Indias infant mortality rate is 39, which means that an estimated 9.9 lakh babies die within one year of birth, mostly from preventable causes, according to the Union Health Ministry.
The Government of India’s initiative — Mission Indradhanush — targets expanding the full vaccination coverage from 65 per cent to 90 per cent by 2020. There has also been emphasis on expanding the portfolio of vaccines included in the Universal Immunisation Programme (UIP). While rota virus, pentavalent and MR have already been included, Injectable Polio Vaccine (IPV), Pneumococcal Conjugate Vaccine (PCV) and human papillomavirus vaccine (HPV) inclusions in the UIP have been announced by the government.
This could present a huge opportunity for Indian vaccine manufacturers. The current government has taken good initiatives for introduction of rota virus, measles rubella and pneumococcal vaccines in EPI schedules. These vaccines are relatively costly but will boost the domestic market significantly, opines Dr Jadhav of Serum Institute of India.
Serum Institute is all set to launch rota vaccine in 2017 to prevent diarrhoea among babies and small children. This will be followed by TDaP (adult tetanus, diphtheria and pertussis), dengue and HPV.
However, governments regulatory reforms will play a crucial role in making 100 per cent vaccine coverage in India a reality and further boost the efficiency of the sector. The industry is trying hard to set in motion a process very critical for sustained competitiveness in a segment of Indian industry that truly exemplifies the Make in India mission.
For young companies venturing into the vaccines and bio similars segments, there are huge opportunities particularly in bio services and bioinformatics service oriented sectors. These sectors will be important targets for start-ups and promotion of entrepreneurships, says Dr Jadhav.
There is a very vibrant ecosystem created today for ventures to get started and explore possible solutions. However, most of them are hitting the roadblock of scale up funding given the dearth of risk capital or government funded innovation capital that can help them accelerate path to markets, says Vijayaraghavan from Sathguru.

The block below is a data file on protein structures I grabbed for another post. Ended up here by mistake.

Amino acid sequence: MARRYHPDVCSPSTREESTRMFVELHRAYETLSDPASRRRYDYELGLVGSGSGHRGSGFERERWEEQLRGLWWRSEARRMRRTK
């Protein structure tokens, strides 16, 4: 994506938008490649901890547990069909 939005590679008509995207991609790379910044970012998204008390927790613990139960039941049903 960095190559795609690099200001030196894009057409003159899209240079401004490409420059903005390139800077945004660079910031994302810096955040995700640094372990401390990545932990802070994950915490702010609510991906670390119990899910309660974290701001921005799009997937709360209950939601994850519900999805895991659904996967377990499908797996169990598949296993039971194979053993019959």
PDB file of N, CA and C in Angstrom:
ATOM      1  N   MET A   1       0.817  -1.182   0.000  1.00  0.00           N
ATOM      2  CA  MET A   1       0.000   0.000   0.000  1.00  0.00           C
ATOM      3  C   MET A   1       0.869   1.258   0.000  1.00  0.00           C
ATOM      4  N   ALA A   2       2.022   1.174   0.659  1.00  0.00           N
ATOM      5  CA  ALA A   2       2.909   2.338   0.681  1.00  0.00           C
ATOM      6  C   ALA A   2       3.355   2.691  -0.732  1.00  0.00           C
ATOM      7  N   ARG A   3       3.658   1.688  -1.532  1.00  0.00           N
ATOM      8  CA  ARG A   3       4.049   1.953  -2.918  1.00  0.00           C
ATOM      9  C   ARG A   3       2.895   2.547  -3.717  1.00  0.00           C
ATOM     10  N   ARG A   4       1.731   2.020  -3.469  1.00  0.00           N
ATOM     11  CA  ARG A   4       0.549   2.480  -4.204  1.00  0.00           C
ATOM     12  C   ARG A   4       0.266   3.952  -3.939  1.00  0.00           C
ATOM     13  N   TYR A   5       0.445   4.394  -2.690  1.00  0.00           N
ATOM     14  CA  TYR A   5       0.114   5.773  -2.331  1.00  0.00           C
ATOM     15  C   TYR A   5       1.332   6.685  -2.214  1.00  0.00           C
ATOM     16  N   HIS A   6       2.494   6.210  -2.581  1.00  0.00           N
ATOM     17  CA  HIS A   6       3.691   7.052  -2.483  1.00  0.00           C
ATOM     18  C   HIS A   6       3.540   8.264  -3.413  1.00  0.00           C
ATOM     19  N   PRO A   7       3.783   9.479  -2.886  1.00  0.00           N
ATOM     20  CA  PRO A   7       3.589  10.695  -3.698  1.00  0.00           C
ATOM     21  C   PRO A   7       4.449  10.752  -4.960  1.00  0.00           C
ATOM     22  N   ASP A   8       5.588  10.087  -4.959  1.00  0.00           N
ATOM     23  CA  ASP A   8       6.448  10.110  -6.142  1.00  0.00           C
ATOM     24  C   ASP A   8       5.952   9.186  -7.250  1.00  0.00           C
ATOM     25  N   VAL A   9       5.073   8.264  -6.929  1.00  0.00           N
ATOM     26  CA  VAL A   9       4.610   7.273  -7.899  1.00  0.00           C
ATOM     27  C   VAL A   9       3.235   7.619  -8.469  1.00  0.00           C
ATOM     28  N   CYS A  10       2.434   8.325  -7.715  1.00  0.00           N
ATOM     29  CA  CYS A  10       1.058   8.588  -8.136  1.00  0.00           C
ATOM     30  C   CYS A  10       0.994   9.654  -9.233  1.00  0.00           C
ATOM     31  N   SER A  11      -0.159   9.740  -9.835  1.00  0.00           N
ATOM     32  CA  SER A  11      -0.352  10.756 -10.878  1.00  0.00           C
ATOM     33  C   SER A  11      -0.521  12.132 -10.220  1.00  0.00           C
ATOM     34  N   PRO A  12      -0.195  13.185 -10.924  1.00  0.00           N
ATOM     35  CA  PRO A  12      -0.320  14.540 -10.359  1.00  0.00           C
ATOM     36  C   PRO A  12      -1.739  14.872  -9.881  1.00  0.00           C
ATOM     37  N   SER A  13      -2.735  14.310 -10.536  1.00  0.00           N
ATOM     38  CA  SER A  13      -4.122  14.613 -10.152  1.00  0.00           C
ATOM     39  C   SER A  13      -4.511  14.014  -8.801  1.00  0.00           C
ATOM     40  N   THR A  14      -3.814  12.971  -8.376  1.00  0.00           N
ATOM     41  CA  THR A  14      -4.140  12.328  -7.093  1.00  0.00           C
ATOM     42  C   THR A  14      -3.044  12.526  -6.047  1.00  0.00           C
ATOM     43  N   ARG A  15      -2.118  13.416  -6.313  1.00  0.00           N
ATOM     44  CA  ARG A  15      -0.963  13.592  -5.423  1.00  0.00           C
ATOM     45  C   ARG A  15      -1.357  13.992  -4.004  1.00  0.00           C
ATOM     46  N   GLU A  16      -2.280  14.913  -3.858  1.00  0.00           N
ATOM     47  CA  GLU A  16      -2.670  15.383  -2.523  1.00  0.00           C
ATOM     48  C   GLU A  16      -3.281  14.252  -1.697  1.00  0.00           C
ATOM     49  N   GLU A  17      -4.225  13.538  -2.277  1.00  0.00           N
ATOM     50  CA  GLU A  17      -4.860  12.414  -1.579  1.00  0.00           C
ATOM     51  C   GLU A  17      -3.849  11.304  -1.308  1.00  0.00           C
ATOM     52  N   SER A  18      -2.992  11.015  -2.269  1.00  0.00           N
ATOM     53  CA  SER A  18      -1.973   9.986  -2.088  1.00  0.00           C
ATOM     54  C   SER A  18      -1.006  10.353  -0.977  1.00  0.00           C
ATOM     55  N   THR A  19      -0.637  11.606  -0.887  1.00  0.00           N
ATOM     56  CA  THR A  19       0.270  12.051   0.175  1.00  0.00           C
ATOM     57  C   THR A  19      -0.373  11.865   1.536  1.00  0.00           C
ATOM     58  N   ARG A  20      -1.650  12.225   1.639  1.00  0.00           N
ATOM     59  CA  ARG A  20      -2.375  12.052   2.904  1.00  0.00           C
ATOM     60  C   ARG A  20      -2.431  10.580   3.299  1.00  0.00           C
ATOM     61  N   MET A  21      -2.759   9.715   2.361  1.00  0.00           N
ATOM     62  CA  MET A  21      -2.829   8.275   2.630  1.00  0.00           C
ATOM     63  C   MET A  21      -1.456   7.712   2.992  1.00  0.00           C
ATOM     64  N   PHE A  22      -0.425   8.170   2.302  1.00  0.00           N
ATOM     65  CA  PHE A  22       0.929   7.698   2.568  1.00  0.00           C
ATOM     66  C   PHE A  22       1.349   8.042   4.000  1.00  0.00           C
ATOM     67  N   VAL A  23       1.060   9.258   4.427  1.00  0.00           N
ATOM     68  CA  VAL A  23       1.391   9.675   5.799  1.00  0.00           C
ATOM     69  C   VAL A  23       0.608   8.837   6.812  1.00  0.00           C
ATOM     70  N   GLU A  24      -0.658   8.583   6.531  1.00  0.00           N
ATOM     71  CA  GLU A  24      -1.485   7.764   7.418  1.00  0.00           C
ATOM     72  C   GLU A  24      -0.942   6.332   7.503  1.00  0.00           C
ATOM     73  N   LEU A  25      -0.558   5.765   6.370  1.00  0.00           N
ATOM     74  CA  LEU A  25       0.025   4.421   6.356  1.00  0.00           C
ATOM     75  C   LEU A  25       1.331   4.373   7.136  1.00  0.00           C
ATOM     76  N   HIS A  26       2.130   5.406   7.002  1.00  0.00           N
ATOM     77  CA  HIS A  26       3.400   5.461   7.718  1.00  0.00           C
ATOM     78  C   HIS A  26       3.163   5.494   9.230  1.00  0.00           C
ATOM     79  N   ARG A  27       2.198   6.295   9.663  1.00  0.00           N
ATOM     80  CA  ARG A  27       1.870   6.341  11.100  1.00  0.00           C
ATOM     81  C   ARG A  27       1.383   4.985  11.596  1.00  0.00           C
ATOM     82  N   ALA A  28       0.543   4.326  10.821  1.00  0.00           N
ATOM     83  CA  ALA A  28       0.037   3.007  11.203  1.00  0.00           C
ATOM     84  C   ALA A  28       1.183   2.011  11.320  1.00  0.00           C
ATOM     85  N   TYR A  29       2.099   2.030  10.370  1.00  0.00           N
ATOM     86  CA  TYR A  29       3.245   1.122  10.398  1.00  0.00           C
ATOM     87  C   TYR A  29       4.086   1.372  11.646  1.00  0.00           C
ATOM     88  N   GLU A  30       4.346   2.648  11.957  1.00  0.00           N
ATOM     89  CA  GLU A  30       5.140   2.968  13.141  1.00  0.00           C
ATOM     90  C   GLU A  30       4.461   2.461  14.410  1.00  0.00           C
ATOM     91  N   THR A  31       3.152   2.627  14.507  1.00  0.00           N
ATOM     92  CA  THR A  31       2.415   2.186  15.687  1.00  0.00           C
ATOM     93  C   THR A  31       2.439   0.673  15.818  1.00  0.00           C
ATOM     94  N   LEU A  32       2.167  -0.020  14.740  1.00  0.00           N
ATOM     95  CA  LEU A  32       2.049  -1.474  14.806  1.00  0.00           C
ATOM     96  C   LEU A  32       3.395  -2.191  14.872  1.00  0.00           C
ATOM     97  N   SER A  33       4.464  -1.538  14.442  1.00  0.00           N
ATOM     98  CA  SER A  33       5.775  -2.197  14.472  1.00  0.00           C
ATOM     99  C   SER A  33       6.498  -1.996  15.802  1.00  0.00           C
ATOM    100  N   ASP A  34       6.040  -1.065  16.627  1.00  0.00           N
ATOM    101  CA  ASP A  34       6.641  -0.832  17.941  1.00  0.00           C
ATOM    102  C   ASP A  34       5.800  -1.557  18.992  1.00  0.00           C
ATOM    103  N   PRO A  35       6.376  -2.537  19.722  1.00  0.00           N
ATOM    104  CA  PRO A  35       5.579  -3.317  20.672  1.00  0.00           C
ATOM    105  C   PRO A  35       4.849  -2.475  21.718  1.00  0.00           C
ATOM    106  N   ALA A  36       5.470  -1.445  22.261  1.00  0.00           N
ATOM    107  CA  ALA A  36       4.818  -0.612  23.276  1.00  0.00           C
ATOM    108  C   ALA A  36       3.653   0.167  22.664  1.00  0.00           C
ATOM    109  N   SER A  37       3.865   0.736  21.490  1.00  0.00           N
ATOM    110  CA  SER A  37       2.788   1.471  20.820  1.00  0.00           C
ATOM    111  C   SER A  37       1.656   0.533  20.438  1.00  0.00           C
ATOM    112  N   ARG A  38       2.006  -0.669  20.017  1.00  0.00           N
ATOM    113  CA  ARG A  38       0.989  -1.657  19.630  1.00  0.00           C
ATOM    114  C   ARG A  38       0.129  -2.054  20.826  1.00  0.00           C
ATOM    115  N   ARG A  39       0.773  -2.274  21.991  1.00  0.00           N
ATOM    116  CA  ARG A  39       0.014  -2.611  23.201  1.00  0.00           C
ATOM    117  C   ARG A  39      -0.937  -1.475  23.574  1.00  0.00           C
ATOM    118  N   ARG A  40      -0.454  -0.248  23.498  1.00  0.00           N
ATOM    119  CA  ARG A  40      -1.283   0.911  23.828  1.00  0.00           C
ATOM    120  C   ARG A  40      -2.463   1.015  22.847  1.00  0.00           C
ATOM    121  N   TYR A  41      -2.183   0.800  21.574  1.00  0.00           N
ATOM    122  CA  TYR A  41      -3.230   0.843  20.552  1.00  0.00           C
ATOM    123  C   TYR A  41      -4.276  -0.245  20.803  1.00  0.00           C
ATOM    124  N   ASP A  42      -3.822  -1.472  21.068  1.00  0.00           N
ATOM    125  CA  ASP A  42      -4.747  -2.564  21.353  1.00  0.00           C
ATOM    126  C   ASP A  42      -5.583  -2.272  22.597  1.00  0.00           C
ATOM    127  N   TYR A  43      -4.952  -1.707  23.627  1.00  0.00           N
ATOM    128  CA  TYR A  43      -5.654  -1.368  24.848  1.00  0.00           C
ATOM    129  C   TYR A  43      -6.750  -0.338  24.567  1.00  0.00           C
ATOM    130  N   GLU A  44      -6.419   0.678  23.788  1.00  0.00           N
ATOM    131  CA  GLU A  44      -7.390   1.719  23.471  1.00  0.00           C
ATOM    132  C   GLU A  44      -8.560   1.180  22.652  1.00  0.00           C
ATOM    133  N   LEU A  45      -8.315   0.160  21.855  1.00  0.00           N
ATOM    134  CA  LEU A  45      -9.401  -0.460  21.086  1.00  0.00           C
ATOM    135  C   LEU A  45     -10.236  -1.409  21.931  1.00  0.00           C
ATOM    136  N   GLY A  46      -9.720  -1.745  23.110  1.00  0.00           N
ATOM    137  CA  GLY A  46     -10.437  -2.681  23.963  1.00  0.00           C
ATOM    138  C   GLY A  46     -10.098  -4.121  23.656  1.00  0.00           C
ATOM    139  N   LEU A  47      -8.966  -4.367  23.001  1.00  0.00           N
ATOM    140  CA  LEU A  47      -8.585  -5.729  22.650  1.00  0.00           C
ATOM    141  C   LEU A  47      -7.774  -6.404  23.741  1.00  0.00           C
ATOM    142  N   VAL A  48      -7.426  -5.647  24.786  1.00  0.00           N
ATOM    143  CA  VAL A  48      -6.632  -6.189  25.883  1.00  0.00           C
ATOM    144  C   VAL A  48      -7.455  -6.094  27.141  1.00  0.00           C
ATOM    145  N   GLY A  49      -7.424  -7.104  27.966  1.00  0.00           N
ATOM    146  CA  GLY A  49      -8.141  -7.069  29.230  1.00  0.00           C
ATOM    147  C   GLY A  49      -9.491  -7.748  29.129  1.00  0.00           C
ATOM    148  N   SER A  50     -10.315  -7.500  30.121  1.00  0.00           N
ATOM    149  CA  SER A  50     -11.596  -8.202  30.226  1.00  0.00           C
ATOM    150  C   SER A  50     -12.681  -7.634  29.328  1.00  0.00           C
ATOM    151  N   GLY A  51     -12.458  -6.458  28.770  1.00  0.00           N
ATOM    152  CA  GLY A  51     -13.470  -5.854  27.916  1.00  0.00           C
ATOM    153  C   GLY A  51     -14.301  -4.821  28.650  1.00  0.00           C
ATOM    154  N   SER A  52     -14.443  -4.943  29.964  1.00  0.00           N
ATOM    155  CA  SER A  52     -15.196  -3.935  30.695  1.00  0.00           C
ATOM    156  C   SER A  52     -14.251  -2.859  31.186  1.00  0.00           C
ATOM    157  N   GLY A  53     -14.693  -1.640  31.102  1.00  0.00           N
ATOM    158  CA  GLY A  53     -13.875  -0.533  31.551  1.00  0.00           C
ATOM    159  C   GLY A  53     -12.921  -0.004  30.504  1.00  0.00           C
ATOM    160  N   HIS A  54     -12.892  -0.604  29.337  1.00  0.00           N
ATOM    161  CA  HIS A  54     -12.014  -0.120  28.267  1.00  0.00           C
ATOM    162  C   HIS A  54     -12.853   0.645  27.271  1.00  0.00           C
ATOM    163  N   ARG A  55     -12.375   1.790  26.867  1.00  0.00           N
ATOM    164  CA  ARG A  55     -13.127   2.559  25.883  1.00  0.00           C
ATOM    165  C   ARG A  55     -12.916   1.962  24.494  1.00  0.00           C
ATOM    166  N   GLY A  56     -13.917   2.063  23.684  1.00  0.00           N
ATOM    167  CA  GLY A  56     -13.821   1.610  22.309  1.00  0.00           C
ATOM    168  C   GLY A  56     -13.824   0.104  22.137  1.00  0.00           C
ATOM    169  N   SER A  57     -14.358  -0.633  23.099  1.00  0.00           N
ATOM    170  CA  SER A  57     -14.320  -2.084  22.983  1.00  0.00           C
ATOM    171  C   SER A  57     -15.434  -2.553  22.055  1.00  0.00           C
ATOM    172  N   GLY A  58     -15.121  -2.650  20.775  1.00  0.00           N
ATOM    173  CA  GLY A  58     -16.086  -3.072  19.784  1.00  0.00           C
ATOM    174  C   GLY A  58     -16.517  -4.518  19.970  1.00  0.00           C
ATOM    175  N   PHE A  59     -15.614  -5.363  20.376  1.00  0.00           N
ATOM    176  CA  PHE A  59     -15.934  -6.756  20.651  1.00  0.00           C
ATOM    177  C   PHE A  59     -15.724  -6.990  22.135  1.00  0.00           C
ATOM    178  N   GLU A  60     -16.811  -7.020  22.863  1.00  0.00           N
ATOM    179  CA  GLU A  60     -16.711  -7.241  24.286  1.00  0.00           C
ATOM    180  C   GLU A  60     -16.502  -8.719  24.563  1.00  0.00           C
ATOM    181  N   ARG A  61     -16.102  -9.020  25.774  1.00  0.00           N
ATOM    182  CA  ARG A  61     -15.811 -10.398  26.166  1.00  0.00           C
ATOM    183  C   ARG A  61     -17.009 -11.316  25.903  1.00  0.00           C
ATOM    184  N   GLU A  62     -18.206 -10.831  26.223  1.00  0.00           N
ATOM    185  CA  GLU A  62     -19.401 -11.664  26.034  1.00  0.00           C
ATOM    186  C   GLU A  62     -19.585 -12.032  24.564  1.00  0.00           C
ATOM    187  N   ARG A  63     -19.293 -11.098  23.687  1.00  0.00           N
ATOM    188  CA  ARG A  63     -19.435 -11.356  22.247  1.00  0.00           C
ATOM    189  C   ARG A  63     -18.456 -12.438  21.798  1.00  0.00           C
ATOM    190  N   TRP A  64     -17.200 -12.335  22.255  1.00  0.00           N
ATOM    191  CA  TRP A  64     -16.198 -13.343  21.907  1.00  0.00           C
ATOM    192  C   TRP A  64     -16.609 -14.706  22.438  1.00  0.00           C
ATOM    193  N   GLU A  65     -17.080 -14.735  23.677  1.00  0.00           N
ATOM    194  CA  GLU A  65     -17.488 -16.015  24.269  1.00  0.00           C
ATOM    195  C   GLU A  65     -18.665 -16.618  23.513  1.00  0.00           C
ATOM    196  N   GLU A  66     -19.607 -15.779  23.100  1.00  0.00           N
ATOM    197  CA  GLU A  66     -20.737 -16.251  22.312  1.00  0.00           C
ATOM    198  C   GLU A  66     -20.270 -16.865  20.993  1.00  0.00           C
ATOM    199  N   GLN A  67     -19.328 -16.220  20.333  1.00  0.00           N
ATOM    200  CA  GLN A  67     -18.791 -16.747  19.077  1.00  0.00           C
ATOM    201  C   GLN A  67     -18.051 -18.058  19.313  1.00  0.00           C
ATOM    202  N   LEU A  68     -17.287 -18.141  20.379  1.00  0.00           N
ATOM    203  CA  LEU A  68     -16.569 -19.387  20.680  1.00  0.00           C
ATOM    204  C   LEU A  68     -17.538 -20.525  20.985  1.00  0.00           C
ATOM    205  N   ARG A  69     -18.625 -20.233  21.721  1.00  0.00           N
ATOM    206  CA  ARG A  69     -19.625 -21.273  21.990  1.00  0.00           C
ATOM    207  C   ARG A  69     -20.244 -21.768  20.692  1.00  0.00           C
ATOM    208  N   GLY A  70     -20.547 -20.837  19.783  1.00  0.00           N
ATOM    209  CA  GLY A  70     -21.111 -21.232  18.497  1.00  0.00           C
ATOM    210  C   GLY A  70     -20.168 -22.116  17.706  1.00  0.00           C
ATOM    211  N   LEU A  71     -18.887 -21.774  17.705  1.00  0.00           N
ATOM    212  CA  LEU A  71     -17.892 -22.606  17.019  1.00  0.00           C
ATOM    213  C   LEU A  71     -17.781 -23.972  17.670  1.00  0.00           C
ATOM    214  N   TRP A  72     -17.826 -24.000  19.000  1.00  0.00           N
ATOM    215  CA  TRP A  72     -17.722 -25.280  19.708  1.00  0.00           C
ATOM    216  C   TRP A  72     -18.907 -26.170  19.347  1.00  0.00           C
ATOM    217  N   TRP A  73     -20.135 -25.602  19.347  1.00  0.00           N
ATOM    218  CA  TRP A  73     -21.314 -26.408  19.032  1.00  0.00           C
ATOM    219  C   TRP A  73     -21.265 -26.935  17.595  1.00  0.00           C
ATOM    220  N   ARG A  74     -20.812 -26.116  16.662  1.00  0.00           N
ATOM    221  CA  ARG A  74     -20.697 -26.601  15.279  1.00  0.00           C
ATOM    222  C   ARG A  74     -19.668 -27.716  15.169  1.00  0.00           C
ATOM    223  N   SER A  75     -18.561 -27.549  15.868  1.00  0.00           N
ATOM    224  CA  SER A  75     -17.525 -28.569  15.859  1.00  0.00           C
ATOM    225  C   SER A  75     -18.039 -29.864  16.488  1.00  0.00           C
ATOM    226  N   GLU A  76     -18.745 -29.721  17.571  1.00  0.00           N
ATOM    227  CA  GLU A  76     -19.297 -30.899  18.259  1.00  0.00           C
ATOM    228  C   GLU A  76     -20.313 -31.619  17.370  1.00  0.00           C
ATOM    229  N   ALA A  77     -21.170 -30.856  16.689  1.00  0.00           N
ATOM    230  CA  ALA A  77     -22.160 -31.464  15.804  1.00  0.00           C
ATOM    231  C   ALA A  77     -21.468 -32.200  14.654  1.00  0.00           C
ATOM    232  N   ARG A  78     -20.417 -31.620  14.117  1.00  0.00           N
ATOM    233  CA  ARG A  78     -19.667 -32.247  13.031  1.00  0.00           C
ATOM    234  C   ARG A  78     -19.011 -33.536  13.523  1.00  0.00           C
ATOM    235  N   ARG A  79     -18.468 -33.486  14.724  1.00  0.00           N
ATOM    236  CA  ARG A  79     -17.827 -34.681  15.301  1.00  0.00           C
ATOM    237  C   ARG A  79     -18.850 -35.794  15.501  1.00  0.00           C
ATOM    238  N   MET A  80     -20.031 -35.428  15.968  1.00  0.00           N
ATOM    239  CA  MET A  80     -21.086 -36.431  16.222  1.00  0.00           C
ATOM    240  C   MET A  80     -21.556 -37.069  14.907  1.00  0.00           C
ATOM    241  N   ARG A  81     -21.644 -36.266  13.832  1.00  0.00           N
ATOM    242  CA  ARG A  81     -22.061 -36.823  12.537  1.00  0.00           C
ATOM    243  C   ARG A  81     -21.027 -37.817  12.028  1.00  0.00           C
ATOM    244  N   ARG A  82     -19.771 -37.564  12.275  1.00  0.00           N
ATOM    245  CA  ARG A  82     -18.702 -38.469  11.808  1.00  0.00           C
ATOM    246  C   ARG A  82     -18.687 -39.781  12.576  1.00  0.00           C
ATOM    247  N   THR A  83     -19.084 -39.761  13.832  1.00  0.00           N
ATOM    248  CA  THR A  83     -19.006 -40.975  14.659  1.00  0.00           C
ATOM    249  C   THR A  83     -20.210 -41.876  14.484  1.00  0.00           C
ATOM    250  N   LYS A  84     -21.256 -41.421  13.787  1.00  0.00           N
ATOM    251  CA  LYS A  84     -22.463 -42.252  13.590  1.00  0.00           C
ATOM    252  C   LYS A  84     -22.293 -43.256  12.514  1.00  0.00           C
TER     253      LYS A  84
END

As per a recent report by US-based research firm A to Z Research, the global demand for vaccine was valued at over $32.2 billion in 2014, which is expected to reach above $59.2 billion in 2020 and is anticipated to grow at a CAGR of slightly above 11 per cent between 2015 and 2020.
For young companies venturing into the vaccines and bio similars segments, there are huge opportunities particularly in bio services and bioinformatics service.
The key drivers of this growth include introduction of new vaccines for various diseases, rising frequency of diverse infectious diseases like swine flu, influenza, Ebola, hepatitis, tuberculosis, diphtheria, meningococcal diseases, and pneumococcal diseases worldwide and greater awareness among people for vaccination. However, high maintenance, strict laws of regulatory and huge expense for development of new vaccines could pose challenge for the vaccine market. Government funding for R&D of new vaccines for diseases like HIV and cancer offers novel opportunity for vaccine market.
The Union Health Ministry recently announced to constitute an expert group to address regulatory concerns of the Indian vaccine industry. The expert group would work towards speedy resolution of issues in a time-bound manner without compromising critical aspects like quality, patient safety and patient management, according to Dr GN Singh, Drug Controller General of India, Central Drugs Standard Control Organisation.
India may take lessons in managing regulatory challenge from macro sanitary regulators like Federal Commission for the Protection against Sanitary Risk (COFEPRIS) of Mexico, which played a crucial role in helping Sanofi Pasteur to introduce a dengue vaccine in the country in September this year. It was the first vaccine to be licensed in the world for the prevention of dengue, which, according to the WHO, is the fastest growing mosquito-borne disease in the world today, causing nearly 400 million infections every year.